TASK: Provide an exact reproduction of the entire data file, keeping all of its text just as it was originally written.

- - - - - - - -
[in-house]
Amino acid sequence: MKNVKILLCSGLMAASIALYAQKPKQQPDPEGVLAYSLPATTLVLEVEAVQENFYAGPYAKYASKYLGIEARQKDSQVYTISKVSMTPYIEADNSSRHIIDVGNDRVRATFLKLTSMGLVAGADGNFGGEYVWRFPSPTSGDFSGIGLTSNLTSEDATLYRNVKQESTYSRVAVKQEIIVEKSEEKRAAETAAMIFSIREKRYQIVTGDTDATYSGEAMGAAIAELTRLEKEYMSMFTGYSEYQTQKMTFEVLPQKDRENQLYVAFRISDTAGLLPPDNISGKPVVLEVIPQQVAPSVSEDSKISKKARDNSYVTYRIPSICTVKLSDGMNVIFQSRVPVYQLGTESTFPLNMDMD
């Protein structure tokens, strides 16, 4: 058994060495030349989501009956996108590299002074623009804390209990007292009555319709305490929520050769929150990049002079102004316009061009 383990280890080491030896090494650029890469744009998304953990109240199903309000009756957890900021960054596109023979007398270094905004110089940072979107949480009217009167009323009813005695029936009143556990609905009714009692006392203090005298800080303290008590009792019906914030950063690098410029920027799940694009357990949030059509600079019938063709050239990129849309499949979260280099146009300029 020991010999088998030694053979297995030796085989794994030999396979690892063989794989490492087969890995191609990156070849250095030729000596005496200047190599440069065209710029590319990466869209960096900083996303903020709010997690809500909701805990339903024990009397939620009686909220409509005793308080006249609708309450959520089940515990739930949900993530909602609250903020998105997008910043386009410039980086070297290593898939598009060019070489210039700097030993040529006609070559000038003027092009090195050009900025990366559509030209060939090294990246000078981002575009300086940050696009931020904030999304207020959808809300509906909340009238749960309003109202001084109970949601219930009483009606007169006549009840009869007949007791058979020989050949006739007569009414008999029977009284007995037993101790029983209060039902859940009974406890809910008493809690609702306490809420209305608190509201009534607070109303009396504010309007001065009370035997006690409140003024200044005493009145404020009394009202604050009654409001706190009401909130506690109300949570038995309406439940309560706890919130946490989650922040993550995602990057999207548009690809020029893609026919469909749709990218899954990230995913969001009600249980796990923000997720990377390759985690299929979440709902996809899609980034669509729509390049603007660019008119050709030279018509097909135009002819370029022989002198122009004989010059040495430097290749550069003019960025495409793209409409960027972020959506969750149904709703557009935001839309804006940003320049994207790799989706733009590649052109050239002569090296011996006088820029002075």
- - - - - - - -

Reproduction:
[in-house]
Amino acid sequence: MKNVKILLCSGLMAASIALYAQKPKQQPDPEGVLAYSLPATTLVLEVEAVQENFYAGPYAKYASKYLGIEARQKDSQVYTISKVSMTPYIEADNSSRHIIDVGNDRVRATFLKLTSMGLVAGADGNFGGEYVWRFPSPTSGDFSGIGLTSNLTSEDATLYRNVKQESTYSRVAVKQEIIVEKSEEKRAAETAAMIFSIREKRYQIVTGDTDATYSGEAMGAAIAELTRLEKEYMSMFTGYSEYQTQKMTFEVLPQKDRENQLYVAFRISDTAGLLPPDNISGKPVVLEVIPQQVAPSVSEDSKISKKARDNSYVTYRIPSICTVKLSDGMNVIFQSRVPVYQLGTESTFPLNMDMD
């Protein structure tokens, strides 16, 4: 058994060495030349989501009956996108590299002074623009804390209990007292009555319709305490929520050769929150990049002079102004316009061009 383990280890080491030896090494650029890469744009998304953990109240199903309000009756957890900021960054596109023979007398270094905004110089940072979107949480009217009167009323009813005695029936009143556990609905009714009692006392203090005298800080303290008590009792019906914030950063690098410029920027799940694009357990949030059509600079019938063709050239990129849309499949979260280099146009300029 020991010999088998030694053979297995030796085989794994030999396979690892063989794989490492087969890995191609990156070849250095030729000596005496200047190599440069065209710029590319990466869209960096900083996303903020709010997690809500909701805990339903024990009397939620009686909220409509005793308080006249609708309450959520089940515990739930949900993530909602609250903020998105997008910043386009410039980086070297290593898939598009060019070489210039700097030993040529006609070559000038003027092009090195050009900025990366559509030209060939090294990246000078981002575009300086940050696009931020904030999304207020959808809300509906909340009238749960309003109202001084109970949601219930009483009606007169006549009840009869007949007791058979020989050949006739007569009414008999029977009284007995037993101790029983209060039902859940009974406890809910008493809690609702306490809420209305608190509201009534607070109303009396504010309007001065009370035997006690409140003024200044005493009145404020009394009202604050009654409001706190009401909130506690109300949570038995309406439940309560706890919130946490989650922040993550995602990057999207548009690809020029893609026919469909749709990218899954990230995913969001009600249980796990923000997720990377390759985690299929979440709902996809899609980034669509729509390049603007660019008119050709030279018509097909135009002819370029022989002198122009004989010059040495430097290749550069003019960025495409793209409409960027972020959506969750149904709703557009935001839309804006940003320049994207790799989706733009590649052109050239002569090296011996006088820029002075």